European Ryder Cup captain Colin Montgomerie must be pretty happy. For the past five tournaments on the European Tour schedule, the winners have all been members of his team, a stretch which dates back to Martin Kaymer at the PGA Championship and includes Peter Hanson, Edoardo Molinari, Miguel Angel Jimenez and Kaymer again last week in Holland. Furthermore, Monty managed to dodge an embarrassing bullet when Paul Casey faltered to Dustin Johnson at the BMW Championship on the PGA Tour. Casey was a glaring omission from Montgomerie’s wild-card selections. Add to this the silencing of some potentially embarrassing allegations surfacing in the British papers, and Monty is going full speed ahead to Celtic Manor.Surely it won’t be that easy, and I’m not buying the fact that Europe is such a huge favorite. On paper, yes the European team is stronger, but when the first tee shots are struck, scrunch-up that paper and throw it in the rubbish bin. All 24 of these players are tournament tested, and for that matter potential major winners on any given week. The things the Europeans have on their side: all of them have been to Celtic Manor at least once in their lives and most have experienced some good, old-fashioned, nasty British weather. I am not a fan of the matches being played so late in the year, and I’m a little disappointed in the choice of venues. The decision these days seems to rest with money and logistics rather than quality of golf course. I just hope the European Tour and the British PGA, the two organizers of the matches on European soil, don’t get caught with their pants down, so to speak, if the heavens open, the wind blows and the players are left trudging around a saturated golf course in wooly hats and drab waterproofs.
The home side may have an advantage, but it's not really doing much to attract you, the potential golfing tourist, to visit Wales. It is a beautiful country. Drive north from Celtic Manor into the Brecon Beacons, through some of the old mining valleys, and you’ll see breath-taking views coupled with interesting historical sights. There are quite a few more authentic golf courses to experience as well. Take Royal Porthcawl, Southerndown and the Rolls of Monmouth, to name a few. We still have a few weeks left before Ryder Cup week begins, and, at present, the sun is shining for captain Monty. In South Wales, at least the for the next week or so, many people across the pond will be keeping their toes and fingers crossed that it stays that way.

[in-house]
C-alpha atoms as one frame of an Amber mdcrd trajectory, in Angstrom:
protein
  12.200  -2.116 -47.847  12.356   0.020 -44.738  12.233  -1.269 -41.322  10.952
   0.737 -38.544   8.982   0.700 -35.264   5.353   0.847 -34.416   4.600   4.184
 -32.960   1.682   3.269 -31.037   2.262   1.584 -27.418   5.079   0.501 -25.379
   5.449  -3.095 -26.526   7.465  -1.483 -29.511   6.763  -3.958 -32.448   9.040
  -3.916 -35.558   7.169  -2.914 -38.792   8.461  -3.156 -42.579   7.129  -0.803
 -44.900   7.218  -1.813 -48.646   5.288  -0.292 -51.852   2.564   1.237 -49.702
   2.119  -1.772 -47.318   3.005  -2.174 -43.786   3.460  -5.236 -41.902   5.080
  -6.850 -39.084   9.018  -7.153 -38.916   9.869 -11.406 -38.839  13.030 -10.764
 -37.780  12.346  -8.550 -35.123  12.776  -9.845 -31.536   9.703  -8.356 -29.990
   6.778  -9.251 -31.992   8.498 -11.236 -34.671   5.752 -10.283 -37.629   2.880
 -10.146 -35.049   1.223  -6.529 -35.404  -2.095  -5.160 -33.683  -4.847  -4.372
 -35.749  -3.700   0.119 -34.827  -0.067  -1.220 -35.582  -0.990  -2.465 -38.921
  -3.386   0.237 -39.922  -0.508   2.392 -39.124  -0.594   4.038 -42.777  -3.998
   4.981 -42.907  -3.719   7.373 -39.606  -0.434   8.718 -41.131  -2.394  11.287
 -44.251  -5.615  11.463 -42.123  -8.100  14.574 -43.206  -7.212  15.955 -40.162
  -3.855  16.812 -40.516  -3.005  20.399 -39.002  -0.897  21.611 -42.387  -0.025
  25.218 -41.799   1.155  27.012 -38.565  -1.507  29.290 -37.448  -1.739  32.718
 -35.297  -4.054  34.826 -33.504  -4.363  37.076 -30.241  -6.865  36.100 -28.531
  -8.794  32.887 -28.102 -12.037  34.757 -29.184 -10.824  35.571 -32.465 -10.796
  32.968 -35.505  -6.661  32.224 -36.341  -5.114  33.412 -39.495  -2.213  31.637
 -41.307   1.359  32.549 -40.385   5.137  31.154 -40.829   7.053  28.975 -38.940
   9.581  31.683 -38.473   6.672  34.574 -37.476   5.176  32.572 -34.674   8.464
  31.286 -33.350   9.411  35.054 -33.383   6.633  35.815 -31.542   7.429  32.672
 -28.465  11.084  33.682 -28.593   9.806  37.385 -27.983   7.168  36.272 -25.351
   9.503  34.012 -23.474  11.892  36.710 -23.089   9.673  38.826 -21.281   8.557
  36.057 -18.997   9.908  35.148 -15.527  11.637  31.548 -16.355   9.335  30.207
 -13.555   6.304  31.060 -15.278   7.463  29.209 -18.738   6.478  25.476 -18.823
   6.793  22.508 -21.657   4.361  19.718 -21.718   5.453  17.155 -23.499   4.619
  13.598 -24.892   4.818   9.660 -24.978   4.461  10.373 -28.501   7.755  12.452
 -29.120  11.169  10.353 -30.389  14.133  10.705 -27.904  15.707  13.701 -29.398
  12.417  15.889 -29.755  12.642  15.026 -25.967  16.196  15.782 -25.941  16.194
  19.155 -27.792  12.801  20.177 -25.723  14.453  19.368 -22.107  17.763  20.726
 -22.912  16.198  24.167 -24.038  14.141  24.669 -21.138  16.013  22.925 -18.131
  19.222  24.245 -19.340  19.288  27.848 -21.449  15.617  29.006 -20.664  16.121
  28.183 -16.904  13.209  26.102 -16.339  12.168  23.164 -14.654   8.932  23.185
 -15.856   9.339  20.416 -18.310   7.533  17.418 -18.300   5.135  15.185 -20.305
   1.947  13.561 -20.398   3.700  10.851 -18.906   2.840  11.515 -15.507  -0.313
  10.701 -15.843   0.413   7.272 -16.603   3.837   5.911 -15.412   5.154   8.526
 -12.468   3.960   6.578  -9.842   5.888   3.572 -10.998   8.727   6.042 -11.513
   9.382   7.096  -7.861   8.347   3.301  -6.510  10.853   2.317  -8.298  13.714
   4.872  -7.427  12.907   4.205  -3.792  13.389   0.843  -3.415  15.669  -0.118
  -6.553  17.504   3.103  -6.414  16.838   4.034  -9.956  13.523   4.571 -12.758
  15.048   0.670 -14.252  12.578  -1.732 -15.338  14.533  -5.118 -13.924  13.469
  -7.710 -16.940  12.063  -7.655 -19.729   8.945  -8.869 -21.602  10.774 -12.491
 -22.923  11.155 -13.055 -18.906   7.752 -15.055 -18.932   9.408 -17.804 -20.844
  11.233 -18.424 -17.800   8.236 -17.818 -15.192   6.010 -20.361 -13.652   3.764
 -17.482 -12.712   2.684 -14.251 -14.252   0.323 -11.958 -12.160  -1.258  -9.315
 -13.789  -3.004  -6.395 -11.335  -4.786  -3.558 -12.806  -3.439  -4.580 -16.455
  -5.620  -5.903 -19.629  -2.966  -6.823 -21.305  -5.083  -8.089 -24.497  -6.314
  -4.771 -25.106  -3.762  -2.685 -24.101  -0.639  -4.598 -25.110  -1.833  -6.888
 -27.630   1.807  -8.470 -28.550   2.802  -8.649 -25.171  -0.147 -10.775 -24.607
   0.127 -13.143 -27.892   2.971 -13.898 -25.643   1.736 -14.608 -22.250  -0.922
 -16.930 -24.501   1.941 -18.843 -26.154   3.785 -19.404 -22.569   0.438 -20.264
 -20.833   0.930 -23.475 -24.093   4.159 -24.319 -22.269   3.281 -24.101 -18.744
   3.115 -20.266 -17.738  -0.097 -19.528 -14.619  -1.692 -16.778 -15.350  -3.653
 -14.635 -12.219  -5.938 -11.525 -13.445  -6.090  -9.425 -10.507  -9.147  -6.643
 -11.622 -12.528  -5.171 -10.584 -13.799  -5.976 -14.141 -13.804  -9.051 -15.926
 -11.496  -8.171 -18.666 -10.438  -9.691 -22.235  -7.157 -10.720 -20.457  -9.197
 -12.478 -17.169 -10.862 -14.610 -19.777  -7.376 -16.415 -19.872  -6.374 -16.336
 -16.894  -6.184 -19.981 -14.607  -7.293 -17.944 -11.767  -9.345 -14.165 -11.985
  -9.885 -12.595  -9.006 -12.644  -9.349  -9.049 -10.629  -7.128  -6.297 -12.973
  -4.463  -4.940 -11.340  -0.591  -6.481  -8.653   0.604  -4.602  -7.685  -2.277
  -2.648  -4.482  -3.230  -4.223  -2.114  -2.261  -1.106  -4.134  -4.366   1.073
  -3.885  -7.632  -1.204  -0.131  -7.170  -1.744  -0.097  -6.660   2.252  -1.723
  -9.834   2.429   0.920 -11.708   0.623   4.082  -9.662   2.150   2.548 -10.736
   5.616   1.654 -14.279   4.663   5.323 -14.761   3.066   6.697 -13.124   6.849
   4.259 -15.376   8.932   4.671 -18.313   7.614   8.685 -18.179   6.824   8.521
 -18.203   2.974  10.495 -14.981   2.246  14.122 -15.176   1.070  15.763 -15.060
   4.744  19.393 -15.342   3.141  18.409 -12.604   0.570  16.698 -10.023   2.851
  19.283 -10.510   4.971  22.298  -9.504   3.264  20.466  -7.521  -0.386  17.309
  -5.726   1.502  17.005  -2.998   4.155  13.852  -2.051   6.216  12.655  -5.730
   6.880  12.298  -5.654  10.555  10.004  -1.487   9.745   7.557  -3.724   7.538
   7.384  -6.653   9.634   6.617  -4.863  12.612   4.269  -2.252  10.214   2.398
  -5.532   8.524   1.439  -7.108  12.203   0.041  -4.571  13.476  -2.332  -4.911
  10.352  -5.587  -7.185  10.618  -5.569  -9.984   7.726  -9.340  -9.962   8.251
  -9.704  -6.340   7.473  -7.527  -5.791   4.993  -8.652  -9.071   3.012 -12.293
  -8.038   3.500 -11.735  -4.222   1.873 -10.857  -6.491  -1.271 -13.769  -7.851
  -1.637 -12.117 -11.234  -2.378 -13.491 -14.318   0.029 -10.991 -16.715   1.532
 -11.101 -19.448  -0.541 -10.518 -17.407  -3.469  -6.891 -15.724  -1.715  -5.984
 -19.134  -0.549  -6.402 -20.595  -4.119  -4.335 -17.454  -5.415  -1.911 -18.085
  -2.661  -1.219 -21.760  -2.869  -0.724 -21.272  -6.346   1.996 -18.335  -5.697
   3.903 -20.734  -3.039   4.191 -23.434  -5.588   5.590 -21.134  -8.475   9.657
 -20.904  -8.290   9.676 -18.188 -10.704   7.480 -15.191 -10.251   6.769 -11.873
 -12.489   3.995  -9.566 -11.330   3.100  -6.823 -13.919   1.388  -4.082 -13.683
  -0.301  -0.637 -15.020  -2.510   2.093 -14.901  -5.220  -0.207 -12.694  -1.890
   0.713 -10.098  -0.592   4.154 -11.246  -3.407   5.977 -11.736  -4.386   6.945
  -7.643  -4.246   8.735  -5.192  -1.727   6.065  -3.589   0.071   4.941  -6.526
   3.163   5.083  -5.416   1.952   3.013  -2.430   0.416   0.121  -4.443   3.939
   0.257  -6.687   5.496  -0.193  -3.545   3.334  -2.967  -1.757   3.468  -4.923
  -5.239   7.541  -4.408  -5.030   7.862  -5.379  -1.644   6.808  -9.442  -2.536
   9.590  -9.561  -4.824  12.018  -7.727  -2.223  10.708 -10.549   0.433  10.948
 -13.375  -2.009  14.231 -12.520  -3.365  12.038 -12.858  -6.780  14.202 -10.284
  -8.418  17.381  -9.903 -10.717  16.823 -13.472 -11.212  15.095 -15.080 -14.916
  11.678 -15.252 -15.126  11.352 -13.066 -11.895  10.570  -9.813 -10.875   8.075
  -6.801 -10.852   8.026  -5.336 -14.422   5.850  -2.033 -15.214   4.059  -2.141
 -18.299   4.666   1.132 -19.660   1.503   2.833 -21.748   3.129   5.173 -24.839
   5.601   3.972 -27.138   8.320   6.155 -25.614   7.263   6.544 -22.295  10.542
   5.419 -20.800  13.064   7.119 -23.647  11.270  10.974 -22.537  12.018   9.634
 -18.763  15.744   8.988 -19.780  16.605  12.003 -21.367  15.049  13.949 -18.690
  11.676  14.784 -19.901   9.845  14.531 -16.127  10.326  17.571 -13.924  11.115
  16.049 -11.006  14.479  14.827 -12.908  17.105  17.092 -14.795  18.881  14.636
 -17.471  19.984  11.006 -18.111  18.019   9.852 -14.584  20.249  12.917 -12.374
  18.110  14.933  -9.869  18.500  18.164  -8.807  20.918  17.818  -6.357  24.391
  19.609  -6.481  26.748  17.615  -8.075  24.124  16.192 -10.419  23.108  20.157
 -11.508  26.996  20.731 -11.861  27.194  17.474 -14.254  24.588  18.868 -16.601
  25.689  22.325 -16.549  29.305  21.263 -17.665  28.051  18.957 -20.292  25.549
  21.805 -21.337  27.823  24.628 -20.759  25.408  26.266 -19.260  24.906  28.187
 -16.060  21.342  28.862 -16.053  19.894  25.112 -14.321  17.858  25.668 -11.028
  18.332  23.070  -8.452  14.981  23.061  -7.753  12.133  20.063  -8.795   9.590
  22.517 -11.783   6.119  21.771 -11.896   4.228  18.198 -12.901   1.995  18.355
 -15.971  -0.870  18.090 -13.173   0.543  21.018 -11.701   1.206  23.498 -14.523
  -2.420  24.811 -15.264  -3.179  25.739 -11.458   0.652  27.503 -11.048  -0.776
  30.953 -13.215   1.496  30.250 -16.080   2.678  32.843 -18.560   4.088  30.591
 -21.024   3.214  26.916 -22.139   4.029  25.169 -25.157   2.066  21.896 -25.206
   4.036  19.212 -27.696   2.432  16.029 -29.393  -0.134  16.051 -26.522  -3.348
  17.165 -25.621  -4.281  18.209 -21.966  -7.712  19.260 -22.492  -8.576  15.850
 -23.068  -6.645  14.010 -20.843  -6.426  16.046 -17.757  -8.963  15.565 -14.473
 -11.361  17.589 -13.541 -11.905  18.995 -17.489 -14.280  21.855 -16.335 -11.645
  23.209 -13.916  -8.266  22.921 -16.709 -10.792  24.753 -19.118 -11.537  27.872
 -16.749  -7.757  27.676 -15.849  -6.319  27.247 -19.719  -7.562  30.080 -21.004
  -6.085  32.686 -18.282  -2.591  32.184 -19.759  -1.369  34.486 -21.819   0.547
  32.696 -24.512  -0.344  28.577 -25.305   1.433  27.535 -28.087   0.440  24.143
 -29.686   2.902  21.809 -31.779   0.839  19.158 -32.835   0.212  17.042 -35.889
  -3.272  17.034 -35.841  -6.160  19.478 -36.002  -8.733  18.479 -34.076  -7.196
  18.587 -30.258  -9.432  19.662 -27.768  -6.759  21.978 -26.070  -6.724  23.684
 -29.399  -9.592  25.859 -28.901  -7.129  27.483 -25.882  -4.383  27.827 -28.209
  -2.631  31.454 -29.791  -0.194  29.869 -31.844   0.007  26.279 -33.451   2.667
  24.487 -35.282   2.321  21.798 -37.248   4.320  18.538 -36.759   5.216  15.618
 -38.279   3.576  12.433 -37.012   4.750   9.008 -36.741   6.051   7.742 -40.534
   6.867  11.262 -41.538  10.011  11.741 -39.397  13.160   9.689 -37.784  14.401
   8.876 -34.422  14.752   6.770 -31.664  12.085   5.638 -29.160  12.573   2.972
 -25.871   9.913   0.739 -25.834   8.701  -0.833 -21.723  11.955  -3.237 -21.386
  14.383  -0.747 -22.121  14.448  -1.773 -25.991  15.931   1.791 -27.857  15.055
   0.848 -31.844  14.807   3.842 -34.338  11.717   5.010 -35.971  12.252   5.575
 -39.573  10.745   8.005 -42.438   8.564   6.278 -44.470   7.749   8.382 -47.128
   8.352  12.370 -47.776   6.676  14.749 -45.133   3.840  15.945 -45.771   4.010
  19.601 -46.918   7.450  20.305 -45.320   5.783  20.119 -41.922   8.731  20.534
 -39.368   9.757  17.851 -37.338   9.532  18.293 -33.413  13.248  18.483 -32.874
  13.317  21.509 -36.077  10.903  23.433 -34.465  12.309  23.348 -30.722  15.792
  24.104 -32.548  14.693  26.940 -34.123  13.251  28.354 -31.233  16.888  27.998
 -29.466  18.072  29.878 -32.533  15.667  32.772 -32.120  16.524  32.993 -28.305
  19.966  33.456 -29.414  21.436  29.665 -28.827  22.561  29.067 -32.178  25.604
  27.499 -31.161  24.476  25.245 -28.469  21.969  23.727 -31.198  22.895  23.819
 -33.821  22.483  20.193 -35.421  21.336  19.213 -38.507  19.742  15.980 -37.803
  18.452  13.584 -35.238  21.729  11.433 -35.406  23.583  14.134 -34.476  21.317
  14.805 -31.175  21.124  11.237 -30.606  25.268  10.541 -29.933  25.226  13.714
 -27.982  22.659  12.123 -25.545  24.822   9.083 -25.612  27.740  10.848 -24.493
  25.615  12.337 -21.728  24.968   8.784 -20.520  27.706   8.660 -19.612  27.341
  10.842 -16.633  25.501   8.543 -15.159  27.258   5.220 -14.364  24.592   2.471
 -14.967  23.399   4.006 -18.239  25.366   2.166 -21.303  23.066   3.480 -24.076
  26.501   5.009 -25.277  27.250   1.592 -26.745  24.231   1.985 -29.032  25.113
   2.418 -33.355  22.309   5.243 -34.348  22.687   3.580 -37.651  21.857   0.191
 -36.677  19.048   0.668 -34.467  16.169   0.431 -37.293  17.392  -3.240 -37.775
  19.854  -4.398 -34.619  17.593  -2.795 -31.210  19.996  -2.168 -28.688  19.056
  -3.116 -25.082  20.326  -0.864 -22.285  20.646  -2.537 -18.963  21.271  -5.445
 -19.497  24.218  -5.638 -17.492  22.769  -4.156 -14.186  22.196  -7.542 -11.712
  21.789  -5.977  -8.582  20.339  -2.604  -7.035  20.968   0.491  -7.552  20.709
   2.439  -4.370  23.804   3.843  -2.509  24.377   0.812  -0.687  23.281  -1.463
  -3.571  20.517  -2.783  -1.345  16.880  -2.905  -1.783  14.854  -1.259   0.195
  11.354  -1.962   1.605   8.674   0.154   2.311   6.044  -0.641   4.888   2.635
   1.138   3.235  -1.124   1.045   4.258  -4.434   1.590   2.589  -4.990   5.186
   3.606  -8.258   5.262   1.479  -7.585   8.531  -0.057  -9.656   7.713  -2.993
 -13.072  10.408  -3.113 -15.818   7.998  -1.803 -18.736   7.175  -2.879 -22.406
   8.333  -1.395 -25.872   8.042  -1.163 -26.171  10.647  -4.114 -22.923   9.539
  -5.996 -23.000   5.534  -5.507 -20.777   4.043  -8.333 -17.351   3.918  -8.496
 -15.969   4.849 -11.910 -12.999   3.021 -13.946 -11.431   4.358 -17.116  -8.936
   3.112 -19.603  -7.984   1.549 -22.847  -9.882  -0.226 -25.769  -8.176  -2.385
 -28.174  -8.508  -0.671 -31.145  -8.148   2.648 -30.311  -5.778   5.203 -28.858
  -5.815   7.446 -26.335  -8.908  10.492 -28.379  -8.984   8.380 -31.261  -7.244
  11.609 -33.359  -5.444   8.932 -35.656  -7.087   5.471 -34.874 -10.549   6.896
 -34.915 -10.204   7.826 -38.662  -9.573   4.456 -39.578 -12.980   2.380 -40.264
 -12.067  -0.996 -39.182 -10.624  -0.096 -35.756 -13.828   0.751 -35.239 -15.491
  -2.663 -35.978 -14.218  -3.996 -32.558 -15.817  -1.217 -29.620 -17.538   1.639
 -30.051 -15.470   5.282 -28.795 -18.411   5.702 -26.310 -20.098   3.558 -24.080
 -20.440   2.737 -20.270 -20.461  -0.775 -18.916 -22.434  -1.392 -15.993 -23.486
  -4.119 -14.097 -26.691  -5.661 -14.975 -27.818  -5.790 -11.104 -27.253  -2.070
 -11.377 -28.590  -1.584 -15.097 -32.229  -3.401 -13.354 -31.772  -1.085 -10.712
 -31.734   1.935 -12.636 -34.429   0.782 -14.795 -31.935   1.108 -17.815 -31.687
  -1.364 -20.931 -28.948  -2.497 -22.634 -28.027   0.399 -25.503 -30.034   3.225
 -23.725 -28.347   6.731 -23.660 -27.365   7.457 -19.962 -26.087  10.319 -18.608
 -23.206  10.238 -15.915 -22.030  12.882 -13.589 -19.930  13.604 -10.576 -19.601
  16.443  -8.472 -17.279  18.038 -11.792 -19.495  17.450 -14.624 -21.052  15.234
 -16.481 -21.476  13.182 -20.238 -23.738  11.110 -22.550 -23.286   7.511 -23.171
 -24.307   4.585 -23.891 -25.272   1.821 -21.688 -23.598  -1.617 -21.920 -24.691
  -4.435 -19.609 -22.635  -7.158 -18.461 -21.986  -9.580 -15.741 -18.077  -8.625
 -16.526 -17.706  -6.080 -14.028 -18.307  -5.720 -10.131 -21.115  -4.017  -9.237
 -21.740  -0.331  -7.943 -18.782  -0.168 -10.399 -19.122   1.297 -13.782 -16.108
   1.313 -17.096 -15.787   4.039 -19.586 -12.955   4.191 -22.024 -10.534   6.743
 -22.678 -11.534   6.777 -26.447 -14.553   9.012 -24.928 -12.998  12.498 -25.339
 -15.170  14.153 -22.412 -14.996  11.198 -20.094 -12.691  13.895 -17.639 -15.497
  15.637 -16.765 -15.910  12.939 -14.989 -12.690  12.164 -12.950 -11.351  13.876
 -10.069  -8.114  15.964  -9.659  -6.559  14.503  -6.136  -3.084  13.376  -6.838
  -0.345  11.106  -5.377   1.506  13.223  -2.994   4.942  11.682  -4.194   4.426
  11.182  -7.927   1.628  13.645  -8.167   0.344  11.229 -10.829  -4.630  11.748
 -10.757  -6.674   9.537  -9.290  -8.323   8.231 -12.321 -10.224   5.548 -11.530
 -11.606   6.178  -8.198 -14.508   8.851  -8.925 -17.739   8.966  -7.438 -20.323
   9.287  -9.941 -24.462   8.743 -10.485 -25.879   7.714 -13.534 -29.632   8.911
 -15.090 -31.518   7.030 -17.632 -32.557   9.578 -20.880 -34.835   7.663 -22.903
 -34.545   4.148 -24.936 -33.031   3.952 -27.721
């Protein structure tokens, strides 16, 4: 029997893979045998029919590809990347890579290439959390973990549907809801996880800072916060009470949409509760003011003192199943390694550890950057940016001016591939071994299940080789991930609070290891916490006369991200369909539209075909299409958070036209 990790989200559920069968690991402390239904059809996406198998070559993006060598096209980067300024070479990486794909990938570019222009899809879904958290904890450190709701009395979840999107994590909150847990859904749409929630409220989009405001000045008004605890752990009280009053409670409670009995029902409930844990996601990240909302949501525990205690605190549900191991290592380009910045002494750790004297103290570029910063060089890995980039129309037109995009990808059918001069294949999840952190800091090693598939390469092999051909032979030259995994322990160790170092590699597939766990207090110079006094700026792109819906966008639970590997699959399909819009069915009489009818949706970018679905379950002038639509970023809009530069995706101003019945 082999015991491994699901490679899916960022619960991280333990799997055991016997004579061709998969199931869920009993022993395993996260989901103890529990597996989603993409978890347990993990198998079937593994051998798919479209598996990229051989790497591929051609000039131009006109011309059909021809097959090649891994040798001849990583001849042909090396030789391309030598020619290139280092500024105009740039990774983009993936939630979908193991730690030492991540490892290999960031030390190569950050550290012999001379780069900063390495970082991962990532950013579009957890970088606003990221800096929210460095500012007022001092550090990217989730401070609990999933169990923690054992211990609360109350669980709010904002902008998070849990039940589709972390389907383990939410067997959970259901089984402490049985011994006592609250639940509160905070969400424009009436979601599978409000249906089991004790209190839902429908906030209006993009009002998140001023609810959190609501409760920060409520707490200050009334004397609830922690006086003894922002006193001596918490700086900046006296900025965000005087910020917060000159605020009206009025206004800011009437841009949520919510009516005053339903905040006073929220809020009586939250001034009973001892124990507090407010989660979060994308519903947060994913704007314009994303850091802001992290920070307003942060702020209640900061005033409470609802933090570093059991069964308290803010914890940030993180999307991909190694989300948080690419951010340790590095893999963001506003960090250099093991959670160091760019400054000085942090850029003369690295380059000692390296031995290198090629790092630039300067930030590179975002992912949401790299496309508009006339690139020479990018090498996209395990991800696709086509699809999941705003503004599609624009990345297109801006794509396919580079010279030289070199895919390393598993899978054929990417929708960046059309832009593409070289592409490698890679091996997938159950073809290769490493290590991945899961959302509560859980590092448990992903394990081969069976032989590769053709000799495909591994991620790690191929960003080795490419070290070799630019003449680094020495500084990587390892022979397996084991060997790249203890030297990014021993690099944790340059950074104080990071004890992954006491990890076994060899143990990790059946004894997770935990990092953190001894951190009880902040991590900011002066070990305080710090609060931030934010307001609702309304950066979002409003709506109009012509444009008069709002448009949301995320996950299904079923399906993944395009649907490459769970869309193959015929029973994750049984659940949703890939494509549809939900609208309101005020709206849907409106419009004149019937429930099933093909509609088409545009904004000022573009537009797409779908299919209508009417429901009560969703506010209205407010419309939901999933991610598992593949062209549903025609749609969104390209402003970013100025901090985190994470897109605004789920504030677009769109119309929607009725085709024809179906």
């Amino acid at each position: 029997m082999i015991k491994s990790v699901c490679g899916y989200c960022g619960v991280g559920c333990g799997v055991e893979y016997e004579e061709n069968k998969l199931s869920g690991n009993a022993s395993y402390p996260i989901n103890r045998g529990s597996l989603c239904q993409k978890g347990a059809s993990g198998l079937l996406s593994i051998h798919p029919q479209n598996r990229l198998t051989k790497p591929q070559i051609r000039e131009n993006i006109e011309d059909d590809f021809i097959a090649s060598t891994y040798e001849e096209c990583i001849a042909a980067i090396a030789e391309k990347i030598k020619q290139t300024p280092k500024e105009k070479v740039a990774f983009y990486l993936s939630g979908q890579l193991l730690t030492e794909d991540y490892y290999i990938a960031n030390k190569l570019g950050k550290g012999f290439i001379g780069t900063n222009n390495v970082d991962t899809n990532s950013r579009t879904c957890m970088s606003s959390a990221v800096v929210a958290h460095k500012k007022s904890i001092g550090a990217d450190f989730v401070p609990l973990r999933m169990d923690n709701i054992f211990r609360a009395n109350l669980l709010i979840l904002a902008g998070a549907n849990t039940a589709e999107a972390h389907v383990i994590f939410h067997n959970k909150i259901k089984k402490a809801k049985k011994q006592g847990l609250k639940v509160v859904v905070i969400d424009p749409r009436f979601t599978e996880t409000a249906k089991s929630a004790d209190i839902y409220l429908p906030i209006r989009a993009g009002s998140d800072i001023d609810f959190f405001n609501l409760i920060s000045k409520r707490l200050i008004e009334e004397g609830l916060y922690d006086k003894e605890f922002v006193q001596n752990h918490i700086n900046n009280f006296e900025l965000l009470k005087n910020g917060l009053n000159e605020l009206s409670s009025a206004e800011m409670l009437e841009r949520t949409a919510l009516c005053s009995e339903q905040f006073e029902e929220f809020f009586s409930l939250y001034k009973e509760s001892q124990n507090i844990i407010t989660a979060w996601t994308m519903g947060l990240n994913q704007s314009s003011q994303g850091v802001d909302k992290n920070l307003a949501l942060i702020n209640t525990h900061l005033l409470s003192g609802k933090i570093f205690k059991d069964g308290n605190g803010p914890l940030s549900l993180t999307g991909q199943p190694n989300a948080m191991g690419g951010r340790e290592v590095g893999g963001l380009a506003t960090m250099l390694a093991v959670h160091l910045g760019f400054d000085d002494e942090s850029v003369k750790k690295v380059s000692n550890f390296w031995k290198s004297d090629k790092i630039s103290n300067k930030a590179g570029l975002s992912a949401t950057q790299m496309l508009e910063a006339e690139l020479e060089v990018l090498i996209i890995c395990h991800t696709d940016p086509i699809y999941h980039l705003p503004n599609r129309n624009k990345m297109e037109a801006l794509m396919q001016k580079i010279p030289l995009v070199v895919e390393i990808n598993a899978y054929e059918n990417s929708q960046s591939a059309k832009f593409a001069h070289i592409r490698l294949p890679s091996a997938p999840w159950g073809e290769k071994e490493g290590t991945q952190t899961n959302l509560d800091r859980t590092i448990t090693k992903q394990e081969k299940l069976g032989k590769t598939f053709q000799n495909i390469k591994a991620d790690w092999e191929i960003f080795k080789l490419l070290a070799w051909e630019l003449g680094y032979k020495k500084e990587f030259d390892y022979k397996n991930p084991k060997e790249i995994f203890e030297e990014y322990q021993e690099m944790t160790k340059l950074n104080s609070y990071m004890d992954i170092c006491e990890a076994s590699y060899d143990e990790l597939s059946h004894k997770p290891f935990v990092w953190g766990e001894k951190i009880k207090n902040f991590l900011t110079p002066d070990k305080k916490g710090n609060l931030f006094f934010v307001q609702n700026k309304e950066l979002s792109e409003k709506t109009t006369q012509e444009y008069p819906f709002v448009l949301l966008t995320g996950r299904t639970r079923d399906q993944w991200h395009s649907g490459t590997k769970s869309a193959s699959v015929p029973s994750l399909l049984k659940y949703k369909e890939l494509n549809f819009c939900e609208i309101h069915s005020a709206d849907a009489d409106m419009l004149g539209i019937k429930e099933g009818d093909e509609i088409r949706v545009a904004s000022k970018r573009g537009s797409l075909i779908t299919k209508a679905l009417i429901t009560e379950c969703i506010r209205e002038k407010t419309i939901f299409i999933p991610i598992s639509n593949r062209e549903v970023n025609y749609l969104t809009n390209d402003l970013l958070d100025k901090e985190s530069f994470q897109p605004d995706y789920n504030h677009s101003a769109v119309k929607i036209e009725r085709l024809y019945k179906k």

On his way to the Walker Cup in 1995, there was a very good possibility Tiger Woods drove down the M4 motorway right past the entrance to Celtic Manor. It was during that event that England’s Gary Wolstenholme pulled off one of the biggest moments in his career. Short- and straight-hitting Gary beat the man that would ultimately become the most famous sportsman in the world, 1-up, in the Saturday singles. It's easily forgotten Woods recovered the day day, winning 4 and 3.
Sneak ahead 15 years, and we find that both are now professionals. Wolstenholme joined the paid ranks late in life having put together one of the best amateur careers in the history of the game. Professional life hasn’t been as easy. A satellite tour win is his only highlight. But in August, life took a turn for the better. His 50th birthday signaled new opportunity, and two weeks ago in his European Senior Tour debut, Wolstenholme placed T-3 at the Travis Perkins Senior Masters. This finish catapulted him to 64th on the money list and gave him a chance of gaining full privileges for the 2011 season without having to go through the dreaded senior Q-School. Wolstenholme is back in action this week at the Casa Serena Open in the Czech Republic. He is seeking another top-10 finish to give him a spot in the Cannes tournament in October to creep into the magical top 30 on the money list and gain a full card for next season. The week of the Ryder Cup, the seniors have the week off, but chances are he’ll be watching Woods, thinking more about his future than one of the great moments of his past.